It seems like only yesterday, but also a lifetime ago. After proudly serving my country in the Navy, I headed to Savannah State University in Georgia to study English in the hopes of later pursuing a legal career.
In the Spring of 2013, I was about to be the first person in my family to graduate from college. I felt that everything in my life was finally falling into place. After years of paying my dues, my hard work and sacrifice were about to pay off.
Then, one April morning, an email popped up in my inbox. It was from the Office of Student Affairs and said little more than I was hereby “summarily suspended.”
I was told not to set foot on campus, and within minutes an ominous campus alert went out warning my fellow students to immediately contact security if they saw me — headshot included. It was as if I was an escaped convict or an active shooter loose on campus. And it was all based on nothing but hearsay.
I would later find out that two students had accused me of sexual harassment. Rather than investigate, the school suspended me — no questions asked — the very day the first accusation was made. It was just weeks before what would have been my graduation.
An accusation does enough damage
From there, my story followed what I have since learned is an all-too-familiar pattern for the falsely accused: isolation from friends and family, loss of reputation, depression, substance abuse, suicide attempt. I say falsely accused, not wrongfully charged or convicted, because my “case” never went past the accusation. There was never any court other than the court of public opinion, where my side of the story was shared or even asked for.
This is another truth faced by students who are accused of sexual assault or harassment on campus: To be accused is to be deemed guilty. End of story.
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For those of us who are men of color, especially, the effects of false accusations can have highly devastating effects. Many Americans are familiar with the stories of athletes losing their scholarships, changing schools, losing their prospects and having decades worth of hard work and sacrifice lost because of the words of just one student. It is impossible to ignore the implications of race and class on this issue. Stories like this run from Emmett Till through today.
Rule changes benefit both sides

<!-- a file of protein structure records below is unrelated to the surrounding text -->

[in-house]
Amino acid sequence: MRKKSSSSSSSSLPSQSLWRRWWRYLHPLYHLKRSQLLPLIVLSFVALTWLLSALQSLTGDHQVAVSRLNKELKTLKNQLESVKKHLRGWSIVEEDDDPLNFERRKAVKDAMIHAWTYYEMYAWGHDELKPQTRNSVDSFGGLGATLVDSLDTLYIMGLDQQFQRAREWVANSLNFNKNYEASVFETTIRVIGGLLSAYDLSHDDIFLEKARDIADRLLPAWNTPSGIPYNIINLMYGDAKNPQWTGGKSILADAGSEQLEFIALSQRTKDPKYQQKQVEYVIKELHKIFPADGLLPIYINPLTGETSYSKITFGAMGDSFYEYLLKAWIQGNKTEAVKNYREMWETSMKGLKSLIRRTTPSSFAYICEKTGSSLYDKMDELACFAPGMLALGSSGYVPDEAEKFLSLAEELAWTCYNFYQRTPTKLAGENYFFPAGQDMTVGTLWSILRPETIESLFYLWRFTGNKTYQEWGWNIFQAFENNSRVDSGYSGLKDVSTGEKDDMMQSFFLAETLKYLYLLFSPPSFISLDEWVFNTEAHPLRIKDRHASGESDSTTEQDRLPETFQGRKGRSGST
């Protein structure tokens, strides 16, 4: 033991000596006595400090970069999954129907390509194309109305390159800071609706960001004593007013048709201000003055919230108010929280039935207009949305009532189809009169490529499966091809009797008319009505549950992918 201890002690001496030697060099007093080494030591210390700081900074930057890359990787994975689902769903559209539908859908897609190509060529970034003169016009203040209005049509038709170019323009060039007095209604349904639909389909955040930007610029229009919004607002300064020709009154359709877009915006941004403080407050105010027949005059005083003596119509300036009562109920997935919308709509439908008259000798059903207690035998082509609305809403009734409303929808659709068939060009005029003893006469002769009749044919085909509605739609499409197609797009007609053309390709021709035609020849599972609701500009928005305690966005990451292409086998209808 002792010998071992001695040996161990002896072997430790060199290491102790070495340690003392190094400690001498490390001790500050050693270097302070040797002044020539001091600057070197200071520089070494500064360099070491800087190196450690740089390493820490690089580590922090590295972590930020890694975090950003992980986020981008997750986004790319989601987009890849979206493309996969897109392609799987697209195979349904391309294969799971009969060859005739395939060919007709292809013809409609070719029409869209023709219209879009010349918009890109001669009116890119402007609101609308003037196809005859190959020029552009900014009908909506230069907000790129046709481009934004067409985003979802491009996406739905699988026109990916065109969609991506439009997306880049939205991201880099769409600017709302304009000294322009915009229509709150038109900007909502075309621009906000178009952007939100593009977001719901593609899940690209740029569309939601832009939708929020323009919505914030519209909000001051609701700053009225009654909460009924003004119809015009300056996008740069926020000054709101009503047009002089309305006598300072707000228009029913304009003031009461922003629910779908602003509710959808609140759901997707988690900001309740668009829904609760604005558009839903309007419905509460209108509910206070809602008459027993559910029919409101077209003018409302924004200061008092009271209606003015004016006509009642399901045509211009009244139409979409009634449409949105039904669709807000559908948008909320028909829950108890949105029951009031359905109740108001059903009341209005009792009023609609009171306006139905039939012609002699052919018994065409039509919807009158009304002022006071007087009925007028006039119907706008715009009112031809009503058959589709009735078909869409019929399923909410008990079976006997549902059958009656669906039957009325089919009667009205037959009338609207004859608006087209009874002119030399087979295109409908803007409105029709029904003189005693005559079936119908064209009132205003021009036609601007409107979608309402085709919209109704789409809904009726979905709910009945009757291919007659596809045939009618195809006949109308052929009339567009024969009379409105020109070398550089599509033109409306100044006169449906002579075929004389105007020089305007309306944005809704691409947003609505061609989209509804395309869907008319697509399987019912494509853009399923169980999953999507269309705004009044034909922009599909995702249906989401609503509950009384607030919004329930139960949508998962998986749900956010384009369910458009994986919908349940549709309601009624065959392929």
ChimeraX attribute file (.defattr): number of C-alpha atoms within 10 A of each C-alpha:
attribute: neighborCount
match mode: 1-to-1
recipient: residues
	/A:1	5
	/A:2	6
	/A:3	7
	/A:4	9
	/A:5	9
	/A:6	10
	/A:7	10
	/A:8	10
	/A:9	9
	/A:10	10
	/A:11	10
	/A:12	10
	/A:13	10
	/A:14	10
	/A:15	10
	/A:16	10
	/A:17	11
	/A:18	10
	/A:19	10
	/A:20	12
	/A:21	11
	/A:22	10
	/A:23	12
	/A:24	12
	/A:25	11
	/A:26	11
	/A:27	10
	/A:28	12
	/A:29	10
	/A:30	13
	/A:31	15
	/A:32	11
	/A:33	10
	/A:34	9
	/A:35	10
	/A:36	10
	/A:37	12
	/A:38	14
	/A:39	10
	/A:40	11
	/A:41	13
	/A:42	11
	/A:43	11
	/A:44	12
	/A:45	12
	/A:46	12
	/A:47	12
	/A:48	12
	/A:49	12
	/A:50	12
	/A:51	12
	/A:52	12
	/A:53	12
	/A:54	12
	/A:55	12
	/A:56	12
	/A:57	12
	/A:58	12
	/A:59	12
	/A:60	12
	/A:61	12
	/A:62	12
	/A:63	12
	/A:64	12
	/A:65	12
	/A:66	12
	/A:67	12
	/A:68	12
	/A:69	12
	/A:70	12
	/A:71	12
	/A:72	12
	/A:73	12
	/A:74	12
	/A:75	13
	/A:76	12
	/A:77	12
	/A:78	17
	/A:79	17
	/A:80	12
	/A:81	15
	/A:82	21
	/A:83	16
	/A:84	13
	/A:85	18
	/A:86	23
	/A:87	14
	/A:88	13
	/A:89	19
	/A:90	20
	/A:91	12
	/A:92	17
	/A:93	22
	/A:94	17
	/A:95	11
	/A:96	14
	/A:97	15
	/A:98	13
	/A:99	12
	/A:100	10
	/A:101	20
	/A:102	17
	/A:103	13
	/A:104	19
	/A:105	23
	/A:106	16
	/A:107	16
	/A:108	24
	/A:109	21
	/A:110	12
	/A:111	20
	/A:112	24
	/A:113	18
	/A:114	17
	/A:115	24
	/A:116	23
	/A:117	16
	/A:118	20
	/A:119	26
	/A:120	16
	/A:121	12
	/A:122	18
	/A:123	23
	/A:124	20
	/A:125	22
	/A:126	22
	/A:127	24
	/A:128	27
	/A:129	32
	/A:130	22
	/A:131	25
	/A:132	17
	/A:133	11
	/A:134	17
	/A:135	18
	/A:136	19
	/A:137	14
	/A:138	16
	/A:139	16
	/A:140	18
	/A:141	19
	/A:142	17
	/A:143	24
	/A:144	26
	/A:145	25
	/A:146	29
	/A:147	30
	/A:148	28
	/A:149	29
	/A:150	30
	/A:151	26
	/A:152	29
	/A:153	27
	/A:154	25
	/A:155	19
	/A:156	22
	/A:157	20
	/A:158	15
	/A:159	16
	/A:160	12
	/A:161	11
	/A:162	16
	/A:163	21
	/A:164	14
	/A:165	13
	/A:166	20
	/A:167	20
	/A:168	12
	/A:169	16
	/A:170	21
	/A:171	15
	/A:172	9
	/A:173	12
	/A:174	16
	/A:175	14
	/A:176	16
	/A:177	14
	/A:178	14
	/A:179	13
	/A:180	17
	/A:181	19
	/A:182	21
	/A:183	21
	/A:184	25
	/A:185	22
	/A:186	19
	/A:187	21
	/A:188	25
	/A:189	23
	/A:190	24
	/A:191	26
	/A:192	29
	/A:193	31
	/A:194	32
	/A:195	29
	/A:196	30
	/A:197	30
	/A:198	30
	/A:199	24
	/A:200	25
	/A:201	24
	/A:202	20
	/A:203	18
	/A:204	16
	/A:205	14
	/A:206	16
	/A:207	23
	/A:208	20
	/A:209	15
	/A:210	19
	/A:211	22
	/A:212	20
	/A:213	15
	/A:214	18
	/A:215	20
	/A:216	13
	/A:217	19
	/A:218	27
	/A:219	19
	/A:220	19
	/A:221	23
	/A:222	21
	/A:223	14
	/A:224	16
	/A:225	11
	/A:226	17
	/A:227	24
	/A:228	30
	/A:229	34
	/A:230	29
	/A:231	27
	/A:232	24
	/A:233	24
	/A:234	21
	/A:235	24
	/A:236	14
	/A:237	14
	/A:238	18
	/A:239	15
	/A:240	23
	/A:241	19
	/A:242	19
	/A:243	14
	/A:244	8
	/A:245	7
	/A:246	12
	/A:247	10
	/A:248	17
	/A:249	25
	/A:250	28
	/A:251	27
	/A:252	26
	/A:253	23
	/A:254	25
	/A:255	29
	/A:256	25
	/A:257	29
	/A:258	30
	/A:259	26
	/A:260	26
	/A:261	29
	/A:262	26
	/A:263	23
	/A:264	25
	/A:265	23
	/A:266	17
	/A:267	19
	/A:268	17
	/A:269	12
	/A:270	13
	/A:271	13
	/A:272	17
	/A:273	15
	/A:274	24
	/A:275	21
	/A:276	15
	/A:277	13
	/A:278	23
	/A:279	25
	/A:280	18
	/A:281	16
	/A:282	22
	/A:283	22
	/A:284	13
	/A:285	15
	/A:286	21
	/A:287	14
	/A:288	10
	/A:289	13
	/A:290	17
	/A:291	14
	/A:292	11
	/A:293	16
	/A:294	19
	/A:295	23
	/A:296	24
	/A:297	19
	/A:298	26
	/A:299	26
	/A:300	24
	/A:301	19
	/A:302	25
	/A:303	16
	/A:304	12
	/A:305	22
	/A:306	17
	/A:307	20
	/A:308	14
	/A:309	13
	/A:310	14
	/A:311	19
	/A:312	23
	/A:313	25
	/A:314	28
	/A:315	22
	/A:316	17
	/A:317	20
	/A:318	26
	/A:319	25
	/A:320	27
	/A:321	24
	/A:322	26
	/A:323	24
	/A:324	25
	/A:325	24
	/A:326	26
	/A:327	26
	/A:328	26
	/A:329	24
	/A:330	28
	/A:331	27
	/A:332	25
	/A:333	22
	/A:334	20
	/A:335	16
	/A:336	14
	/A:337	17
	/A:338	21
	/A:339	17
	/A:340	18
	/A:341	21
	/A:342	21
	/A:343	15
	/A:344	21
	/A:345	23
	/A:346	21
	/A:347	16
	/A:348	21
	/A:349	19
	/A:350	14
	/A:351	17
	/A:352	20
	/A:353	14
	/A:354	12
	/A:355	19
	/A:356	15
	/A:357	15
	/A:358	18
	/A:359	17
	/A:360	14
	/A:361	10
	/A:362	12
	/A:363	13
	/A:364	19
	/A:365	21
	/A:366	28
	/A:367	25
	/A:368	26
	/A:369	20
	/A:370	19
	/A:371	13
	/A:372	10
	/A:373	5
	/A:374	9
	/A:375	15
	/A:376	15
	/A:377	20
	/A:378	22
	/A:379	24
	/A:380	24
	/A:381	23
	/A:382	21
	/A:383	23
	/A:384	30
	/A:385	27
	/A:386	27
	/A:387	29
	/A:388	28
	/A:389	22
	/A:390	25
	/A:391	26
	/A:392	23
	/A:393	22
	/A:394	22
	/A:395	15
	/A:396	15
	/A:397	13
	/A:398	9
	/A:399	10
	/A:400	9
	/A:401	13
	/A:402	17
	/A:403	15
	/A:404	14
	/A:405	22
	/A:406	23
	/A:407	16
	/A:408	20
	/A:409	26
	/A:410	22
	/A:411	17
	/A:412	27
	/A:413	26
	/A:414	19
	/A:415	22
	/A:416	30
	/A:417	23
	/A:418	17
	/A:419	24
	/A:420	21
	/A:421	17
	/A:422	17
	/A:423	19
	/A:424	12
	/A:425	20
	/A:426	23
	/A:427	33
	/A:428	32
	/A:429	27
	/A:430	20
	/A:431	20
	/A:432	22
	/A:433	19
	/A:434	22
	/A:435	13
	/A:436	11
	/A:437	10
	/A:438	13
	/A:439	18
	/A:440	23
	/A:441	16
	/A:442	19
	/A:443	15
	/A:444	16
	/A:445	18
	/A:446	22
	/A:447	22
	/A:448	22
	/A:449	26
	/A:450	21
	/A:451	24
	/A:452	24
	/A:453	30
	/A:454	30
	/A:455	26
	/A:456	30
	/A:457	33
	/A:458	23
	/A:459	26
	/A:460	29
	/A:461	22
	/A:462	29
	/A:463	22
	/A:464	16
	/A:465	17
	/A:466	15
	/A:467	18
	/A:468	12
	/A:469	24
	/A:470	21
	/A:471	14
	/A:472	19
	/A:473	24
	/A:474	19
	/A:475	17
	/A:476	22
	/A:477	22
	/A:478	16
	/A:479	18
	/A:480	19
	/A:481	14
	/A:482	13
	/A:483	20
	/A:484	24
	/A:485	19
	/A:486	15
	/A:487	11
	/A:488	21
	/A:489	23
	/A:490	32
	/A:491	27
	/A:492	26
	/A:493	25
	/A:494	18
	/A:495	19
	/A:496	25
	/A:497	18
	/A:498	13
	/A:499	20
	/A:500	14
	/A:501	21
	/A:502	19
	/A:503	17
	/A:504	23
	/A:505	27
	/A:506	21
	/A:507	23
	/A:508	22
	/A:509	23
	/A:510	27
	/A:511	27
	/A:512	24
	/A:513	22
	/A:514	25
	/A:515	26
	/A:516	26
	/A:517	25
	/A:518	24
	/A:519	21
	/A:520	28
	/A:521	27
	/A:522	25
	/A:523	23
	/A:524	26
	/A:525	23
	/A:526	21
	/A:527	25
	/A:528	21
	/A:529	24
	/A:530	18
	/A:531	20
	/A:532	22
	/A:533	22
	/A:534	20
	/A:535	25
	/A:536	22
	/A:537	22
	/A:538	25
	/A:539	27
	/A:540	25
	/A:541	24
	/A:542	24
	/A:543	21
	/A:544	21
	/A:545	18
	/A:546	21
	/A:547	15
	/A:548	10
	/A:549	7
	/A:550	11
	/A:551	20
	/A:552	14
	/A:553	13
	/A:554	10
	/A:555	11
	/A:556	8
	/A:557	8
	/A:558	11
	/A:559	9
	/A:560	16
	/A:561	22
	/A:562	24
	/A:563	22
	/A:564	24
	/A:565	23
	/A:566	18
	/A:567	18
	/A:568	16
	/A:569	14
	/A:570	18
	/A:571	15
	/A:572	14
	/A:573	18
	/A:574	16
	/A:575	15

But now, things are changing for the better and for everyone. In May, the Department of Education released new regulations that establish some fairness in how these delicate matters are investigated on university campuses. While some falsely claim the changes to Title IX are controversial or unfair to accusers, those who read the new rule will be shocked that these steps needed to be spelled out.
The provisions in the final rule include basic obligations like:
► A college must actually investigate allegations of sexual assault or harassment;
► The school must investigate in a timely manner;
► Accused students cannot be suspended or expelled unless they’re found guilty;
► All evidence (and not just evidence that fits the school’s preferred narrative) must be disclosed;
► Investigations cannot be conducted by administrators who have a conflict of interest;
► An alleged victim’s rights and privacy (including medical records) must be protected;
► An alleged victim must be allowed to take steps to avoid contact with the accused, such as class schedules or housing reassignments, even if they haven’t pressed criminal charges;
► And that both parties must be allowed to appeal the administration’s decision.
These changes should not be called controversial because — except on college campuses — due process has never been considered controversial in America. It’s one of the basic rights this country was founded on. Sexual harassment is a serious allegation and it deserves a serious investigation. An investigation without due process is not only unserious, it is unfair to everyone involved.
I cannot imagine the pain and fear that result from being sexually assaulted. But I do know what it’s like to be traumatized and feel like my life has been destroyed. Because that’s what this experience did to me. I’m not alone.
To date, more than 150 lawsuits filed against universities over Title IX proceedings have ruled in favor of the accused students. Last year, the first-ever prospective class-action lawsuit was filed against Michigan State University by a student accused of sexual assault. If successful, it could reverse Title IX cases that did not offer essential due process protections.
After I was baselessly accused of harassment and robbed of my degree, I sued the university and the state’s Board of Regents in April 2015. Unfortunately, the case was dismissed but the university offered me an agreement that allowed me to finish my degree through online classes only. Though I should have graduated with my class in 2013, I was able to receive my diploma, through the mail, in December 2017.
This experience inspired me to continue to follow my legal dreams. Despite the unfairness that I experienced, I still believe in justice — for both sexual assault and harassment victims and the falsely accused. And I know the recent changes to Title IX will help both parties.
Joseph Roberts is a law student at Golden Gate University School of Law. He is the Trust and Belief coordinator at Stop Abusive and Violent Environments (SAVE), an organization dedicated to fairness and due process on campus.
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